A few days ago, Facebook announced that they had reached the milestone of having 10 billion images stored in their servers. This translates to over 40 billion files under management, as each image is stored at four different resolutions. In total, all of these files requires 1 PB of storage space, and most likely consumes 2 PB of physical storage, assuming their data is mirrored at a minimum of two sites for availability purposes.
If we take those 40 billion files and 1 PB of storage consumed, we can figure out that the average file size is around 25 Kbytes. All of these files need to be stored, managed, distributed and replicated — exactly the solution space for an archive. And this is why I believe that the Web 2.0 problem space has been often viewed as an archiving problem.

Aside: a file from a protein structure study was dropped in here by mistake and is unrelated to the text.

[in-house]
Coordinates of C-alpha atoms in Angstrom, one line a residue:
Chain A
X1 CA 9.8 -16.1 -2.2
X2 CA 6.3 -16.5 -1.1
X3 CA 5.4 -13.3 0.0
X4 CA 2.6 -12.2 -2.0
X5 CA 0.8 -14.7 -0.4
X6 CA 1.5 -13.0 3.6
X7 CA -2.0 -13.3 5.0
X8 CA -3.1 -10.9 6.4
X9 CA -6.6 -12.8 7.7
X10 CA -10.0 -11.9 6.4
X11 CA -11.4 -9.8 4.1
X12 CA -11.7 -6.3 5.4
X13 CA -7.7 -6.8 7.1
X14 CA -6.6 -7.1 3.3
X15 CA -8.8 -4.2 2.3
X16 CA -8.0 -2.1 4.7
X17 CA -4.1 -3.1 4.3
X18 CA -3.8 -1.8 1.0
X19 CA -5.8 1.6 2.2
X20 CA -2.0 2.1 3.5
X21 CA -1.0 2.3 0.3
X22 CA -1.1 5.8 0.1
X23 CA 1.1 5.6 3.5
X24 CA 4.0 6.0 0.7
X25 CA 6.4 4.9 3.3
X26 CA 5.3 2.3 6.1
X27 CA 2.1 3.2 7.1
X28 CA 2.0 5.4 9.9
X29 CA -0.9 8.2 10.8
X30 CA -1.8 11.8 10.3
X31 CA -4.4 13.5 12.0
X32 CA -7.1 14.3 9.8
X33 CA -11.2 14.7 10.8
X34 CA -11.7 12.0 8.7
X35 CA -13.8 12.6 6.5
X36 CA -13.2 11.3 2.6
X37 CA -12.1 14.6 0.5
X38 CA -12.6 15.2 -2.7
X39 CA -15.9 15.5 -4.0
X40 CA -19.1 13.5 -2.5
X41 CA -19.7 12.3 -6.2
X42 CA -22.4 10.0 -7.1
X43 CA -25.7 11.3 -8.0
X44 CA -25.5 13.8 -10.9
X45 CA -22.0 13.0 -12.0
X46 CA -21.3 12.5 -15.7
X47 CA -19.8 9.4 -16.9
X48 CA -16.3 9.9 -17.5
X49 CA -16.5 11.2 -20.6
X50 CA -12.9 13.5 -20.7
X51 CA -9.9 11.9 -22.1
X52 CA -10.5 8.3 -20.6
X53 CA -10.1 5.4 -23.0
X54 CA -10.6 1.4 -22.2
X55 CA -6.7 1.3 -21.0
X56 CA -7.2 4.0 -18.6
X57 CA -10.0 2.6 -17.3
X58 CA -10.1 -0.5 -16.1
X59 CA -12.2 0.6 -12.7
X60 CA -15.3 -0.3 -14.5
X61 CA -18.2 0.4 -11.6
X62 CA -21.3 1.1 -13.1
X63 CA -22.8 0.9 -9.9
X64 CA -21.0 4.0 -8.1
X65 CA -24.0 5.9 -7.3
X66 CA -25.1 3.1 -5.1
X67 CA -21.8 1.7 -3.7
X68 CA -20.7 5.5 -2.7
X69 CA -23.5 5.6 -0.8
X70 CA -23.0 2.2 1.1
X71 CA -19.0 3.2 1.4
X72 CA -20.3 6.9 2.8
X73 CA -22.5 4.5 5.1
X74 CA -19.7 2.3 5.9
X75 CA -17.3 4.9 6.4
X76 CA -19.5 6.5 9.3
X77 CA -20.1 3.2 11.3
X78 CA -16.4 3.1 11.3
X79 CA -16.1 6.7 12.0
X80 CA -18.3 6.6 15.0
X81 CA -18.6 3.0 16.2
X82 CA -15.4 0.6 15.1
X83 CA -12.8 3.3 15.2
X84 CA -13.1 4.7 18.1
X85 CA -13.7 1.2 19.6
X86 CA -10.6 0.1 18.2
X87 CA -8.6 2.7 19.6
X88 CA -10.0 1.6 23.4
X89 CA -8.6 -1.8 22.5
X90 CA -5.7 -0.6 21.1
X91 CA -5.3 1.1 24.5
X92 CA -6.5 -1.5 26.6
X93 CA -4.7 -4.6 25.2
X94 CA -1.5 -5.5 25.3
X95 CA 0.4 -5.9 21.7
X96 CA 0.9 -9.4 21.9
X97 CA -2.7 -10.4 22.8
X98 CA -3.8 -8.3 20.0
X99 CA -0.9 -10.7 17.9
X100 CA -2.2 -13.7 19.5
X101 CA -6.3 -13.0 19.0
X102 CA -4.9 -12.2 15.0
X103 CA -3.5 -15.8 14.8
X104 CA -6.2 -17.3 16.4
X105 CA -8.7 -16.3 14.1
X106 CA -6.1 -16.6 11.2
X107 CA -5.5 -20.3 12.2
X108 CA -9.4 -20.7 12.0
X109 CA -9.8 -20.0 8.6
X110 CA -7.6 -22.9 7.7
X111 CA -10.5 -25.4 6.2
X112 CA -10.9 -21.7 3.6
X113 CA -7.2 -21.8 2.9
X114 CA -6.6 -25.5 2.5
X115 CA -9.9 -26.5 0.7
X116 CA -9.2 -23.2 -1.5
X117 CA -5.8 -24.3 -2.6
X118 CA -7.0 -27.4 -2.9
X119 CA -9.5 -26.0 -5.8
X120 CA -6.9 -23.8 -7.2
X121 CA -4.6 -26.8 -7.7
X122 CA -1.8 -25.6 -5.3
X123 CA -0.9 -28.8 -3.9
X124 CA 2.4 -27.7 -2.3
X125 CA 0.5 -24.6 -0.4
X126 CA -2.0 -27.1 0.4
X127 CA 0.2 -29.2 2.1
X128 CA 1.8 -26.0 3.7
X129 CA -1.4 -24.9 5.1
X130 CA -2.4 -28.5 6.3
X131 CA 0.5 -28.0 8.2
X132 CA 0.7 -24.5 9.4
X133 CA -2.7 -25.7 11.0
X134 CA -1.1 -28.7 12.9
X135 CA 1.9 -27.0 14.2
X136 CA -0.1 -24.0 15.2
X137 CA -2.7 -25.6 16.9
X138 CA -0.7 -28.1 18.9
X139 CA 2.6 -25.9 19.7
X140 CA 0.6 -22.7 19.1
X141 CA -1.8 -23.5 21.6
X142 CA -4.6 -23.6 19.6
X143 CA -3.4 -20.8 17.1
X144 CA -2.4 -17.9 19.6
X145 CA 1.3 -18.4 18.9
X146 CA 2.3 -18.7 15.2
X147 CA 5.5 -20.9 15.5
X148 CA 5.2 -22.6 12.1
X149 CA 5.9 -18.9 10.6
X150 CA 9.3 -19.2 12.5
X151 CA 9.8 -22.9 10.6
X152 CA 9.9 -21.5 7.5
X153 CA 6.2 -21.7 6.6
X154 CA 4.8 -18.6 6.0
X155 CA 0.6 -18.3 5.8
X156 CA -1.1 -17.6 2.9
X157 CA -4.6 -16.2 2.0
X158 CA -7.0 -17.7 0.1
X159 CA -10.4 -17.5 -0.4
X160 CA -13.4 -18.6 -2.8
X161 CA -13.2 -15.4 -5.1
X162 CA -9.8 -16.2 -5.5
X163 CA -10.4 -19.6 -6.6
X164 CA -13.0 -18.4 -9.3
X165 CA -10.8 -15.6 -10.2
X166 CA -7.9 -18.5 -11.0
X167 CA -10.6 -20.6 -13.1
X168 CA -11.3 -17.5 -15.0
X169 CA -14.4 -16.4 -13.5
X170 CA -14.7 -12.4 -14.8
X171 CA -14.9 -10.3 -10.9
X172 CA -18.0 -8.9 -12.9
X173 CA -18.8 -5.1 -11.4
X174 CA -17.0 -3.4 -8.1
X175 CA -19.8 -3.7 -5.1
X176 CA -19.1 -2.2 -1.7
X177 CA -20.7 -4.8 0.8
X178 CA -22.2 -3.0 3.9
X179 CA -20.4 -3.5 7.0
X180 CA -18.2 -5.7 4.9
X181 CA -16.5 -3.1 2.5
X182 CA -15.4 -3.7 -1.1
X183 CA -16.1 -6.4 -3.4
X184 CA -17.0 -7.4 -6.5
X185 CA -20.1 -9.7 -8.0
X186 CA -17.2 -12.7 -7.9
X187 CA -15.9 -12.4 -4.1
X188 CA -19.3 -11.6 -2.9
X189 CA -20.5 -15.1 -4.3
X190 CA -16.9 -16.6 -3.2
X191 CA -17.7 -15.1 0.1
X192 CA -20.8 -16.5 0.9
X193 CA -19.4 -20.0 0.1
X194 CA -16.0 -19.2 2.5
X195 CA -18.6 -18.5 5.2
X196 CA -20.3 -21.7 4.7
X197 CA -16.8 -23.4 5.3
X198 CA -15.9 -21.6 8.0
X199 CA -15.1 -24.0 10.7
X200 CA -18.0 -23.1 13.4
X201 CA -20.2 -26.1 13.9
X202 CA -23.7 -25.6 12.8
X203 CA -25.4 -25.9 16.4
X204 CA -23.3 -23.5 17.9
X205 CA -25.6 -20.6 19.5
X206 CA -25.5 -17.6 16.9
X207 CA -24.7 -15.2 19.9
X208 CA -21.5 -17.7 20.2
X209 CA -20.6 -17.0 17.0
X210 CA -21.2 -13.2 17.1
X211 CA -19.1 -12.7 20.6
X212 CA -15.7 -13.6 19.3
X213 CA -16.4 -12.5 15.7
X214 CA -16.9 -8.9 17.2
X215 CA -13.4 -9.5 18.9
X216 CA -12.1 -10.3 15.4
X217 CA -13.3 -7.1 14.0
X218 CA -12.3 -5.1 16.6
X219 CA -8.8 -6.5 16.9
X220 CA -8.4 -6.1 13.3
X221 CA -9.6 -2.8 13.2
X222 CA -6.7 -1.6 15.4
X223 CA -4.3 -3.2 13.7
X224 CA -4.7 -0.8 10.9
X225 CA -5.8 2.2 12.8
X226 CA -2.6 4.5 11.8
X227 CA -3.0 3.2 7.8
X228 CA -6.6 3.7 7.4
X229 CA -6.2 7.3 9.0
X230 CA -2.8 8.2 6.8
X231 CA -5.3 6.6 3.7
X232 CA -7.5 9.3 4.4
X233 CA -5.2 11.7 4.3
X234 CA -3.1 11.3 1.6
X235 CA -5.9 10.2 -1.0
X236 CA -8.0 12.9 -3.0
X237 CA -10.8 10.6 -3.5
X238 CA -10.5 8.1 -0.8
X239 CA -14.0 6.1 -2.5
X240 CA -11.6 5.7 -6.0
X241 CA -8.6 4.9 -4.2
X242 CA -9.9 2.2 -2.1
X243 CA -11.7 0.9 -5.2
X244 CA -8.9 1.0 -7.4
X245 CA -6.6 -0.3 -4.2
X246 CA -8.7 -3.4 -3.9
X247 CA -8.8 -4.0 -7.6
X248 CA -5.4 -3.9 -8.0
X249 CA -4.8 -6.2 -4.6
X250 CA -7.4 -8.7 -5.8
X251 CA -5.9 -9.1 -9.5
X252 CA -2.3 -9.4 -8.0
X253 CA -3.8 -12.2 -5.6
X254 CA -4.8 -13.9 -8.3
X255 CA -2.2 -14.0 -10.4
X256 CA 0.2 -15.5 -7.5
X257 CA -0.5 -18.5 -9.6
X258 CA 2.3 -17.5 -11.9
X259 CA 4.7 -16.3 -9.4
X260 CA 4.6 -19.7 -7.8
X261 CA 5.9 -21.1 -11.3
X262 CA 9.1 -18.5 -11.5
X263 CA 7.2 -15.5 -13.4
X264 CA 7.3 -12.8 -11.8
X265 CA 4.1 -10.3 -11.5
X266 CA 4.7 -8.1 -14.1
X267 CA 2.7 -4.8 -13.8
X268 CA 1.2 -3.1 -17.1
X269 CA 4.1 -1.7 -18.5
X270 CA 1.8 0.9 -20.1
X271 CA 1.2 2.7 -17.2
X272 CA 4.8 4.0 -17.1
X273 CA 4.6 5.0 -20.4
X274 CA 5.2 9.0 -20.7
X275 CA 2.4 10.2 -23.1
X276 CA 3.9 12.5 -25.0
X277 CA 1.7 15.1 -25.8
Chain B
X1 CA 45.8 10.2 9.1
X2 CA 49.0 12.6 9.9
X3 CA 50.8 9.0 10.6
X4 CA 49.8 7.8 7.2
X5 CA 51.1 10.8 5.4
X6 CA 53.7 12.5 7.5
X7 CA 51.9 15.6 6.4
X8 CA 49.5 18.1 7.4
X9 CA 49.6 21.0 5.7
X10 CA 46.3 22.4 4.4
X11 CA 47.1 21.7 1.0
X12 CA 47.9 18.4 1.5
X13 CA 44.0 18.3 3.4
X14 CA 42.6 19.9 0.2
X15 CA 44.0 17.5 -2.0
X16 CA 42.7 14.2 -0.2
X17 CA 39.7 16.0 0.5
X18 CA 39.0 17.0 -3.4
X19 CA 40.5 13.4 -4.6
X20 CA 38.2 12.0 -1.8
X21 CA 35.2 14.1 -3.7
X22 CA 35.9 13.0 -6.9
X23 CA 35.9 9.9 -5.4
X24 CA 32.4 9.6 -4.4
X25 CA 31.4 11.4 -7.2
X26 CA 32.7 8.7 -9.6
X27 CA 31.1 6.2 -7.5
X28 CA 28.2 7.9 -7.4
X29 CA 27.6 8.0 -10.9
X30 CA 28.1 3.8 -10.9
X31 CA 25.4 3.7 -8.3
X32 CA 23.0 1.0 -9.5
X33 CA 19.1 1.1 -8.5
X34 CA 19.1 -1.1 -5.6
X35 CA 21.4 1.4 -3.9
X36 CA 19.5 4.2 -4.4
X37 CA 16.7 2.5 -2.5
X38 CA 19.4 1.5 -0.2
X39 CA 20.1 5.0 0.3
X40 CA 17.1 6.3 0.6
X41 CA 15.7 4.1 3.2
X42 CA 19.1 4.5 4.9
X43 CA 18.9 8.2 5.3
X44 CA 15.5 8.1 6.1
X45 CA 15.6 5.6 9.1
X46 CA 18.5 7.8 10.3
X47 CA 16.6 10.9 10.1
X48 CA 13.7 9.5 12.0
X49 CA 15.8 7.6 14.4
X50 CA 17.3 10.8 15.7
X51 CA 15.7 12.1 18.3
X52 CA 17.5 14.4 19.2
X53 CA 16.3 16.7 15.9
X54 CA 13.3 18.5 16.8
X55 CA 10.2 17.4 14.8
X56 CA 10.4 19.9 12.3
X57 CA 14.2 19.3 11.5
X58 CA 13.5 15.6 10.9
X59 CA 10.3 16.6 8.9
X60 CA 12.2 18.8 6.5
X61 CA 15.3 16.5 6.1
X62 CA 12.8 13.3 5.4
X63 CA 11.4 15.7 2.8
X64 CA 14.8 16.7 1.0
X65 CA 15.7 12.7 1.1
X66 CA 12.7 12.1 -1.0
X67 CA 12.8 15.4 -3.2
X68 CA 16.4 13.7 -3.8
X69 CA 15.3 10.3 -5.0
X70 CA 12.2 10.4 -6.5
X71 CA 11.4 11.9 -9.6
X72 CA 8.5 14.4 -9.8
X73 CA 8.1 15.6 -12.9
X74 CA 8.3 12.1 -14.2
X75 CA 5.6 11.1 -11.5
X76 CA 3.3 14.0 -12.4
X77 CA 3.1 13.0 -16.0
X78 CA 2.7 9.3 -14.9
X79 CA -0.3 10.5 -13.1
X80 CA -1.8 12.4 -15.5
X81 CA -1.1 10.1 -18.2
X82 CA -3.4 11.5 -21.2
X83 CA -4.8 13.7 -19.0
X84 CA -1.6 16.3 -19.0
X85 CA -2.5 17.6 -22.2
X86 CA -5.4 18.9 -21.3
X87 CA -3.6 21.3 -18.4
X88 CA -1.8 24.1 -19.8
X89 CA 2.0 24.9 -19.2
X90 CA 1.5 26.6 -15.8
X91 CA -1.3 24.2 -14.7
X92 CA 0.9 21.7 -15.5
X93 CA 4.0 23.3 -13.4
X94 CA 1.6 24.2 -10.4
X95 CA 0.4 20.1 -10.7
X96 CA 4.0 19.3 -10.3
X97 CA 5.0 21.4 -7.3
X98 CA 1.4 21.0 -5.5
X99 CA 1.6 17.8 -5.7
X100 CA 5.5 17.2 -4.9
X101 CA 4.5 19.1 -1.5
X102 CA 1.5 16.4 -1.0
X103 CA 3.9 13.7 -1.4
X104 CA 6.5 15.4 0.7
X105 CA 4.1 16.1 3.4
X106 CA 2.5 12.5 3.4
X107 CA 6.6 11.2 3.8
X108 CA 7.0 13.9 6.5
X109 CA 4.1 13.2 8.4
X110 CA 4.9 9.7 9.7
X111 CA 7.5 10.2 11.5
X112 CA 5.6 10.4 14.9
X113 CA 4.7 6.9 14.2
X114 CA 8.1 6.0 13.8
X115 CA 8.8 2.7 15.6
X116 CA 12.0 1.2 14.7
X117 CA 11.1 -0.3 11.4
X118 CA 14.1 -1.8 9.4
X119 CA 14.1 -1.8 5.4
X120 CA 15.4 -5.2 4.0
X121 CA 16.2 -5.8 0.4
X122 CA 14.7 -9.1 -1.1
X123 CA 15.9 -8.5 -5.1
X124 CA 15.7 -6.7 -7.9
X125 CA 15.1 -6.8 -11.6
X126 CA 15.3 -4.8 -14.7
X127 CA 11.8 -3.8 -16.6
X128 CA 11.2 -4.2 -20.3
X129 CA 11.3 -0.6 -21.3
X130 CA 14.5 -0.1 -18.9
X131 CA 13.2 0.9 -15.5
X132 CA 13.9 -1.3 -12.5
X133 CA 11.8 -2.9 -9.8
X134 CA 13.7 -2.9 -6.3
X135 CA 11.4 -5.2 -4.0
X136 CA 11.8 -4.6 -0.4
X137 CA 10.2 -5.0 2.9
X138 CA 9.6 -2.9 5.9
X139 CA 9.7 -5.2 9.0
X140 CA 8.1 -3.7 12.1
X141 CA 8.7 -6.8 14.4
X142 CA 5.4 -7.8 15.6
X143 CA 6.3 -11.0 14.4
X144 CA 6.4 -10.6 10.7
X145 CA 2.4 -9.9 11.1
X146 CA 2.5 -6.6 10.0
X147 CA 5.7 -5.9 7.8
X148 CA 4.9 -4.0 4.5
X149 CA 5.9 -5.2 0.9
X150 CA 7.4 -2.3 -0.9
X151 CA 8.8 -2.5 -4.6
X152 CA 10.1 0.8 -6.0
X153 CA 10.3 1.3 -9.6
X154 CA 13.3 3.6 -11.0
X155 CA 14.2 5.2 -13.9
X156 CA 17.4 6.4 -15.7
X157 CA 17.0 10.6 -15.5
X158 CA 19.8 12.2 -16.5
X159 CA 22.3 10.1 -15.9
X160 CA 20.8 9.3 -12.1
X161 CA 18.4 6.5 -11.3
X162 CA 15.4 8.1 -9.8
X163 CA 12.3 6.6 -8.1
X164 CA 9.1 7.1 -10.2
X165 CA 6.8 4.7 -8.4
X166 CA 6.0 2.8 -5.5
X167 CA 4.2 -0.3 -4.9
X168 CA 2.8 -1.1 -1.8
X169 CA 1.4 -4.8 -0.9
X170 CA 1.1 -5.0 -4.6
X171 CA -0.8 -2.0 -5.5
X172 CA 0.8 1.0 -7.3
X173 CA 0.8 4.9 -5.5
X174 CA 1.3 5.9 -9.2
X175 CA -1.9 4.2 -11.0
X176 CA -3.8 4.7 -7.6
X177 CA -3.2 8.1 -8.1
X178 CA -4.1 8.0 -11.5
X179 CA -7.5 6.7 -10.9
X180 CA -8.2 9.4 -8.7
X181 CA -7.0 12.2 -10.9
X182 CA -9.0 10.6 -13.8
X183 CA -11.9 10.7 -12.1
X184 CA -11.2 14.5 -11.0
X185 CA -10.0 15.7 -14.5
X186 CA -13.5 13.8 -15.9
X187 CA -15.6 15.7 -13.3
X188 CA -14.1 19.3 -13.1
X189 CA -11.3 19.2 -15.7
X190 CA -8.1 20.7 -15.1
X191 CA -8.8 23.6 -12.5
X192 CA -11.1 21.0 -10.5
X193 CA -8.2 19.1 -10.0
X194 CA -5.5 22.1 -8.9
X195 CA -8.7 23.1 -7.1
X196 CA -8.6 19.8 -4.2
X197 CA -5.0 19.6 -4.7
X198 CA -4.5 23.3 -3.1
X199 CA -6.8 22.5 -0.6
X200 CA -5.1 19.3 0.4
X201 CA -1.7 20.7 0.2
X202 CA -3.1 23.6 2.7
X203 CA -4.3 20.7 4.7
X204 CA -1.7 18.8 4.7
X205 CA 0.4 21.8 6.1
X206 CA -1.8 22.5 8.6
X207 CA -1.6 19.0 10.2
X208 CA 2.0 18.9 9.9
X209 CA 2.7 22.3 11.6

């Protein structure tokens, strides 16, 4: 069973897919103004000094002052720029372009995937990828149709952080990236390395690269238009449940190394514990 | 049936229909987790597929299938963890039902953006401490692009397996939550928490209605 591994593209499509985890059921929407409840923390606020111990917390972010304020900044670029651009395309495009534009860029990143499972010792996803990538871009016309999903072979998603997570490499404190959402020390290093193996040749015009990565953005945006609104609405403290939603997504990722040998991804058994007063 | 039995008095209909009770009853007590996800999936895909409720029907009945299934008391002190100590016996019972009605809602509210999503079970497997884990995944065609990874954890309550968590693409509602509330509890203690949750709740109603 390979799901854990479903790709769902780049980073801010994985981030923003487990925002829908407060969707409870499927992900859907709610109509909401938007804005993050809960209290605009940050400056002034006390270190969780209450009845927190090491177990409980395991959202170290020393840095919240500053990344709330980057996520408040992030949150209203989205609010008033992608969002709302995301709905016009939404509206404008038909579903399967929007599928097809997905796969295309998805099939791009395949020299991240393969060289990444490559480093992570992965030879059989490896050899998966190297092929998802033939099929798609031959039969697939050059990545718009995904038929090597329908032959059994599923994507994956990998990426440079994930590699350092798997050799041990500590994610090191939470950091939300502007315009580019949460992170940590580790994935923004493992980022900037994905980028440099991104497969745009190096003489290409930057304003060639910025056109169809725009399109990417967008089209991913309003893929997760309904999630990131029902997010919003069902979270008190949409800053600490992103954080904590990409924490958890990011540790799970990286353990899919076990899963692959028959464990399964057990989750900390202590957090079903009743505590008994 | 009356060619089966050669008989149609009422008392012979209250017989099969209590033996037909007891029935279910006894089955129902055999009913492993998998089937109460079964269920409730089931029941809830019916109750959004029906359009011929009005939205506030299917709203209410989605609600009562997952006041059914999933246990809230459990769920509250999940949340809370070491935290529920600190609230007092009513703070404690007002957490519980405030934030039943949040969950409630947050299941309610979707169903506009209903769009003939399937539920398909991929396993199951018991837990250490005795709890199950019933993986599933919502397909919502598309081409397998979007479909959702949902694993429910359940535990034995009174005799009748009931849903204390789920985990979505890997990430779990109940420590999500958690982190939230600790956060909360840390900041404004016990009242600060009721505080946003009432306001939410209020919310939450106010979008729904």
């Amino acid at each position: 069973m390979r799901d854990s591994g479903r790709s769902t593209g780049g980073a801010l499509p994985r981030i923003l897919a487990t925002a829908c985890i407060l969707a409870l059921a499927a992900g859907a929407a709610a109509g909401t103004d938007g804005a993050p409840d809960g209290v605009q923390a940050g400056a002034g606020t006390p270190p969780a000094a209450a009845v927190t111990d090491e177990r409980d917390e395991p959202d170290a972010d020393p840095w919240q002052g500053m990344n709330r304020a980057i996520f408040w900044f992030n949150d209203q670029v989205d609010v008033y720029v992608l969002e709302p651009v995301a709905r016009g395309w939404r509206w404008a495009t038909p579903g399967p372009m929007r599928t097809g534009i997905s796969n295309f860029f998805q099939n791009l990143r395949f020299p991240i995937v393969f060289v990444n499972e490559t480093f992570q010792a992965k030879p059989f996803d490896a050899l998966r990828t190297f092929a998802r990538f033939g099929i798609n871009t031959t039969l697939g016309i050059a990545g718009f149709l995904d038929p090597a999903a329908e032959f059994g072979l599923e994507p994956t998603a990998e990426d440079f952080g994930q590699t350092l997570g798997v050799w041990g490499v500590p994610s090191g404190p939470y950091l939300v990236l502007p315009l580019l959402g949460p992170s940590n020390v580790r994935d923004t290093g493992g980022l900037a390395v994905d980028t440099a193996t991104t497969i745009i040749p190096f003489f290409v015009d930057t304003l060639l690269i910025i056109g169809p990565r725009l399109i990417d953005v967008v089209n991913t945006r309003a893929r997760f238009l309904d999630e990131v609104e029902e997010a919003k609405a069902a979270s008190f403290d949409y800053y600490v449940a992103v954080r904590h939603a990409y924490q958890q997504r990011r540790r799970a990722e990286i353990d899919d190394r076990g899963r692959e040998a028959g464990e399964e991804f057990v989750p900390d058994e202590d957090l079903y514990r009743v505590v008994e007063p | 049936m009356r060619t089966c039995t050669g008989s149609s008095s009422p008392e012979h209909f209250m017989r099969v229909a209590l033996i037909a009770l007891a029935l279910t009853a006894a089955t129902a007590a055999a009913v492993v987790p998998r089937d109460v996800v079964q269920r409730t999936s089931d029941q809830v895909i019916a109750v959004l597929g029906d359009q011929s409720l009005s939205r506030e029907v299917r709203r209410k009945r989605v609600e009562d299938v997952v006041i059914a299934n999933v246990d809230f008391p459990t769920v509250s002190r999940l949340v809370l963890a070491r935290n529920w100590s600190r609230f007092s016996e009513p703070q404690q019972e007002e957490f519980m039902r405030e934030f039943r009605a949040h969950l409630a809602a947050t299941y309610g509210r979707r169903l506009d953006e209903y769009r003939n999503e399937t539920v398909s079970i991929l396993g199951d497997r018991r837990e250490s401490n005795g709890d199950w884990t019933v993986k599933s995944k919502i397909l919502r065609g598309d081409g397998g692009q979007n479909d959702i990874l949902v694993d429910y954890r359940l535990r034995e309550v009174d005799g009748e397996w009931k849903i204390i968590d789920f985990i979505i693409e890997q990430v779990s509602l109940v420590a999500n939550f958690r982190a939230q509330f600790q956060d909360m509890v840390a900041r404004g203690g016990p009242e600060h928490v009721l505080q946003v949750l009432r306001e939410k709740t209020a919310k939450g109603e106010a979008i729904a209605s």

But the Web 2.0 problem is larger. It is not the number of objects stored that makes this an engineering challenge, but the number of objects accessed: Facebook serves 15 billion images per day, thus, serving more files each day then the number of unique images they have stored! At peak load, they are serving over 300,000 images per second. Even though a majority of the images accessed each day fall in a small (<0.01%) subset of the total image set, the images that are popular change daily, and the storage system must handle these "hot files" efficiently in order for the system not to collapse under the load.
Thus, while it is true to say that Web 2.0 sites require an archive (for all those infrequently or never again accessed objects), due to the retrieval requirements, an archive is just one part of the infrastructure required to serve a Web 2.0 workload.